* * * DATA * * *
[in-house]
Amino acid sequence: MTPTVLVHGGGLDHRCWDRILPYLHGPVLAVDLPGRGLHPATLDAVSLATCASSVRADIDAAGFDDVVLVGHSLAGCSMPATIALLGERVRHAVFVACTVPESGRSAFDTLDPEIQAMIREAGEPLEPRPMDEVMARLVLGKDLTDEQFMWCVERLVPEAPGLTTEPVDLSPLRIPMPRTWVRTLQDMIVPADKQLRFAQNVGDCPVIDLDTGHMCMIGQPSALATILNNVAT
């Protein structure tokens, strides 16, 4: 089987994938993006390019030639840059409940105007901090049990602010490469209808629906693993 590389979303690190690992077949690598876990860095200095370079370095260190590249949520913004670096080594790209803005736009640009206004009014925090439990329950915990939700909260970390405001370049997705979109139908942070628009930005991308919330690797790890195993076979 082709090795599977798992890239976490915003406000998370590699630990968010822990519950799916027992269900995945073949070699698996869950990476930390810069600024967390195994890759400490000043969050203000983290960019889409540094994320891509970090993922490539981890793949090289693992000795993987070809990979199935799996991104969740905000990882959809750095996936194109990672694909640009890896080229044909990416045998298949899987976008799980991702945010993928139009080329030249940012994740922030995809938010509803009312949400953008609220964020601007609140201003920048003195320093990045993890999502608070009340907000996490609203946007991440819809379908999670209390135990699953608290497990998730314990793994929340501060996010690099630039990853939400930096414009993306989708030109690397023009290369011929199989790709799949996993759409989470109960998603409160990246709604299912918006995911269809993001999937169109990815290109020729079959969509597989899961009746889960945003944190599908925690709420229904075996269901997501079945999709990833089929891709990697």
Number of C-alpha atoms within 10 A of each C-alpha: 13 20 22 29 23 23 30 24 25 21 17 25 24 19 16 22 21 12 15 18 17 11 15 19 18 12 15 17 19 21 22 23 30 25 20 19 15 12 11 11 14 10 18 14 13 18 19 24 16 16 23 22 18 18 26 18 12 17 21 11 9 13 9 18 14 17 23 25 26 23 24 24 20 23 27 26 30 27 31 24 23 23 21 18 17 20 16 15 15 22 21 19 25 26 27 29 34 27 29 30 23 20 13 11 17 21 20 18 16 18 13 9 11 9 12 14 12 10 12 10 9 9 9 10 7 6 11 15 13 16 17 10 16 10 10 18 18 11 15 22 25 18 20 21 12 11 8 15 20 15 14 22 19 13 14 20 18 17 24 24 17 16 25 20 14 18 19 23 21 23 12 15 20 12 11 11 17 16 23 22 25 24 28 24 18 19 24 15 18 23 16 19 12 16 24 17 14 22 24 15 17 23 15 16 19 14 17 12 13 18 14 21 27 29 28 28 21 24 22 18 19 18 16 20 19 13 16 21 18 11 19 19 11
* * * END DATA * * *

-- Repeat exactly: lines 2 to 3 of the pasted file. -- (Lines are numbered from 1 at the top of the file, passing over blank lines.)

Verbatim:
Amino acid sequence: MTPTVLVHGGGLDHRCWDRILPYLHGPVLAVDLPGRGLHPATLDAVSLATCASSVRADIDAAGFDDVVLVGHSLAGCSMPATIALLGERVRHAVFVACTVPESGRSAFDTLDPEIQAMIREAGEPLEPRPMDEVMARLVLGKDLTDEQFMWCVERLVPEAPGLTTEPVDLSPLRIPMPRTWVRTLQDMIVPADKQLRFAQNVGDCPVIDLDTGHMCMIGQPSALATILNNVAT
């Protein structure tokens, strides 16, 4: 089987994938993006390019030639840059409940105007901090049990602010490469209808629906693993 590389979303690190690992077949690598876990860095200095370079370095260190590249949520913004670096080594790209803005736009640009206004009014925090439990329950915990939700909260970390405001370049997705979109139908942070628009930005991308919330690797790890195993076979 082709090795599977798992890239976490915003406000998370590699630990968010822990519950799916027992269900995945073949070699698996869950990476930390810069600024967390195994890759400490000043969050203000983290960019889409540094994320891509970090993922490539981890793949090289693992000795993987070809990979199935799996991104969740905000990882959809750095996936194109990672694909640009890896080229044909990416045998298949899987976008799980991702945010993928139009080329030249940012994740922030995809938010509803009312949400953008609220964020601007609140201003920048003195320093990045993890999502608070009340907000996490609203946007991440819809379908999670209390135990699953608290497990998730314990793994929340501060996010690099630039990853939400930096414009993306989708030109690397023009290369011929199989790709799949996993759409989470109960998603409160990246709604299912918006995911269809993001999937169109990815290109020729079959969509597989899961009746889960945003944190599908925690709420229904075996269901997501079945999709990833089929891709990697």